This is the winning essay of a student competition issued by the PRI on “How and where will millennials invest: the missing link between RI and financial education”. Shortlisted articles were presented by the students at PRI in Person 2018 in San Francisco. The authors are Saphira Rekker and Anne-Claire Bouton of The University of Queensland.
When and where is MPT most useful in practice?
Modern Portfolio Theory (MPT), proposed by Harry Markowitz (1959), has set the framework for portfolio creation and investments. Although this approach was established about 60 years ago, it is still taught extensively around the world and is the most universally approved procedure used in portfolio management and financial planning today (Erickson, 2014).
MPT suggests that the most efficient portfolio, that is the highest return for any given level of risk, can be achieved by optimal diversification across a mix of risky assets and a risk-free security, depending on the investor’s risk profile (Bodie, Kane & Marcus, 2018). Markowitz (1959) advanced that this method is most suited to institutional or large private investors, possibly due to their greater ability to assess risk and diversify across assets (including government securities), given their large pool of funds. The concept of reducing risk by diversification has revolutionised portfolio management and has allowed for increased global access to finance across all asset classes.
What are the limitations of MPT?
Investors spend a lot of time finding the optimal risk-return portfolio through constantly analysing information and using diversification, arguably making the market more efficient. However, there has been little attention to the question: if the market focuses on risk and return only, what is the impact on society? What is the time horizon? Are we creating a long-term sustainable economy, or are we investing in assets that compromise the social and environmental stability that is needed for a sustainable economy?
MPT does not give consideration to how the investment community plays a role in managing global (macroeconomic) risks. The financial system is vastly interconnected with society, as investments ultimately decide which endeavours are financed and thus play a crucial role in determining the world we see today and in the future. To understand global risks, other sciences need to be integrated and the interconnectedness between social, economic and environmental systems needs to be considered. For example, the planetary boundaries framework (from the natural sciences) identifies that humans’ most valuable assets, life support systems, are now increasingly and dangerously changed by human activities. Continuing this pressure will unambiguously lead to a high-risk environment for humans to live in. The World Economic Forum global risks report’s highlight the interconnectedness of economic, environmental, geopolitical, societal and technological risks, where climate change is identified as the number one risk of likelihood and impact.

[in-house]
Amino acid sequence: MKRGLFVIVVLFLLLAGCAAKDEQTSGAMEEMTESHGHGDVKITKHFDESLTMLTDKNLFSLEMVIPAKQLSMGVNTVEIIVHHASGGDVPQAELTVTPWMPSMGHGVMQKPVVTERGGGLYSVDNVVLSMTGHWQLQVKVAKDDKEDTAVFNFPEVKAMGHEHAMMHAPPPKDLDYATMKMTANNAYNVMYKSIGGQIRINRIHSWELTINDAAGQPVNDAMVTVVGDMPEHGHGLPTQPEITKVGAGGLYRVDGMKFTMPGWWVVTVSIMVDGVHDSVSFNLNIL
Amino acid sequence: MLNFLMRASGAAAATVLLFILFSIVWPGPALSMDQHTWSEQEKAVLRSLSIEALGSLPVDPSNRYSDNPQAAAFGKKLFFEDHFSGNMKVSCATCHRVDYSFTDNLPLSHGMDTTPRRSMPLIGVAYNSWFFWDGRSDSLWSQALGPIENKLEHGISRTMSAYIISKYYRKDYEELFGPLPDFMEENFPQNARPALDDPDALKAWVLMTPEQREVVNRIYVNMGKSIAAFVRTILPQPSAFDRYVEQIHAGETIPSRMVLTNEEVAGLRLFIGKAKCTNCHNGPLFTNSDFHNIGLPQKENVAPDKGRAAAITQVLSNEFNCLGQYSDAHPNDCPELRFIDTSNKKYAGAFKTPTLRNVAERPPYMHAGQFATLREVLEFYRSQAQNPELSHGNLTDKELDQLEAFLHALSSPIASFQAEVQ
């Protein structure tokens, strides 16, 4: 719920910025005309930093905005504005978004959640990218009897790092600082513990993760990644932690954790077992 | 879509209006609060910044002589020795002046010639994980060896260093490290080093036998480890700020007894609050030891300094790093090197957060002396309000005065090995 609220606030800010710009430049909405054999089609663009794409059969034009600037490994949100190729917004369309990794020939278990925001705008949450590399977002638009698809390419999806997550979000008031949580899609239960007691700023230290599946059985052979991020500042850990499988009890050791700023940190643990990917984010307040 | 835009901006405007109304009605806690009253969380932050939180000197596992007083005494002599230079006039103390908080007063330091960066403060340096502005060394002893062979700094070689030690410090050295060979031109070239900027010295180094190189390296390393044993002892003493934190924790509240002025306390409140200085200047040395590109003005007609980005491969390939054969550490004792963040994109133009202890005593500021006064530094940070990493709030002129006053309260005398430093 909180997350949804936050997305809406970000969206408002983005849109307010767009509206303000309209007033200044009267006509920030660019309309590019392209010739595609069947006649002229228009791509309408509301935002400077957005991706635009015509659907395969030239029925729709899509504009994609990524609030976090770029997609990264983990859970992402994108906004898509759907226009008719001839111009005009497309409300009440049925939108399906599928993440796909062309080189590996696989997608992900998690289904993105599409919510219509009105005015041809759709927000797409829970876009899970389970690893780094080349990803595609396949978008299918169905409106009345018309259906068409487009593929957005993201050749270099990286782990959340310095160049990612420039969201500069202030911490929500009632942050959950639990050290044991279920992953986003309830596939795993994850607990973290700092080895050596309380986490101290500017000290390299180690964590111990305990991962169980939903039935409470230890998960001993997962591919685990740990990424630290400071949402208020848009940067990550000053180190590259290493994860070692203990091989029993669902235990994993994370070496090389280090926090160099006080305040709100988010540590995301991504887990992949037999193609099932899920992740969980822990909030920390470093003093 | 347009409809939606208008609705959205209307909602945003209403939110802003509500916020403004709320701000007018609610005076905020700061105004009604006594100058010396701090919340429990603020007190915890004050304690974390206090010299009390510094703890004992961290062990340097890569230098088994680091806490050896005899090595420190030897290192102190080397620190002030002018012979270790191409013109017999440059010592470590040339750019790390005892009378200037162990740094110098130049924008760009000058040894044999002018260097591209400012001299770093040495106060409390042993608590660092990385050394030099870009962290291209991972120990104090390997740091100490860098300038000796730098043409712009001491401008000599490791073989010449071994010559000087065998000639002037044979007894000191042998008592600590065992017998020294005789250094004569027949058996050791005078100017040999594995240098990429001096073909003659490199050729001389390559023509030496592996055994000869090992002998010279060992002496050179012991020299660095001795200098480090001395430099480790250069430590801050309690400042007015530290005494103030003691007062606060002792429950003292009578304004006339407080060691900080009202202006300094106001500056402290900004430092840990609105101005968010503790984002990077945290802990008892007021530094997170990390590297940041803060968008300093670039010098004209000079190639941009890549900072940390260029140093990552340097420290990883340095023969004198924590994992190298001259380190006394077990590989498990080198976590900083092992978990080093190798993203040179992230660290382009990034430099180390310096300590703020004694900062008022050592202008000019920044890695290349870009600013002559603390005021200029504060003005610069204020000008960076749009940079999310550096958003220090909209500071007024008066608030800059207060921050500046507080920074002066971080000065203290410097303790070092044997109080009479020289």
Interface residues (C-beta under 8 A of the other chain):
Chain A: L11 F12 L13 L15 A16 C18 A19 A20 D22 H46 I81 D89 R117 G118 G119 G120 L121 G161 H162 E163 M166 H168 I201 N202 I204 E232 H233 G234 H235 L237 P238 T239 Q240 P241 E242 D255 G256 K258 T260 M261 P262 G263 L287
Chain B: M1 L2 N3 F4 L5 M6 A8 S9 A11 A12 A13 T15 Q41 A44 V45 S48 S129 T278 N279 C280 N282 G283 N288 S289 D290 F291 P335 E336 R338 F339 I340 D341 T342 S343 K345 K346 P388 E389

Current national commitments in COP21 are insufficient to keep climate change at safe levels; action by other entities (e.g. individuals, investors, companies) is thus imperative to meet climate goals. Though a recent letter by 60 major institutional investors in the Financial Times acknowledged investors’ responsibility to meet climate goals (and urged the oil and gas industry to do the same) (see Aberdeen et al., 2018), MPT gives no information on how to optimise risk-return while investing in line with climate goals.
Moreover, ESG risks are often classified as unsystematic risks and therefore viewed as diversifiable, making them unimportant for consideration. Institutional investors address this through being a signatory of the Principles for Responsible Investment, acknowledging that integrating ESG issues is important in managing long-term risk. However, to mitigate global ESG risks, we need to go one step further than looking at the impact of ESG on our investments, and actually look at the impact of our investmenton global societal risks.
Planetary Boundaries (Steffen et al., 2015)
Another related shortcoming of the MPT is that decisions highly depend on an investors’ time horizon. It is well known that past performance does not necessarily translate to future performance (Brown, 2016) and thus Markowitz (1959) recommended that expectations be considered alongside past performance when assessing expected risk and return for securities. However, not only are these expectations dependent on the time horizon of the investor, but they also fail to consider the ability or inability to sustain returns for individual investments and society as a whole. Using climate change as an example, investors with shorter time horizons may find it optimal to reap returns from assets that compromise society’s ability to meet climate goals, jeopardising a stable global economy in the long term and thus lowering potential returns.
Finally, MPT uses risk and return as sole criteria, with the assumption that investors are rational, and always want the highest return for the lowest level of risk. However, previous research has shown that some investors (also called ethical or socially-responsible investors) are willing to give up a portion of their financial returns for the increased utility provided by investments which align with their pro-social preferences (Webley, Lewis, & Mackenzie, 2001; Ariely, Bracha & Meier, 2009). Moreover, various research has highlighted better returns and reduced risk for socially-responsible investments (Ortas, Burritt & Moneva, 2013; Goyal & Aggarwal, 2014; Sudha, 2015; Fatemi, Glaum & Kaiser, 2017). We hence suggest that MPT, as it is currently used, is inadequate for making socially-responsible investments.
How can these limitations be addressed in traditional financial education in relation to responsible investment and the active role of finance, i.e. how can the curriculum for finance be improved?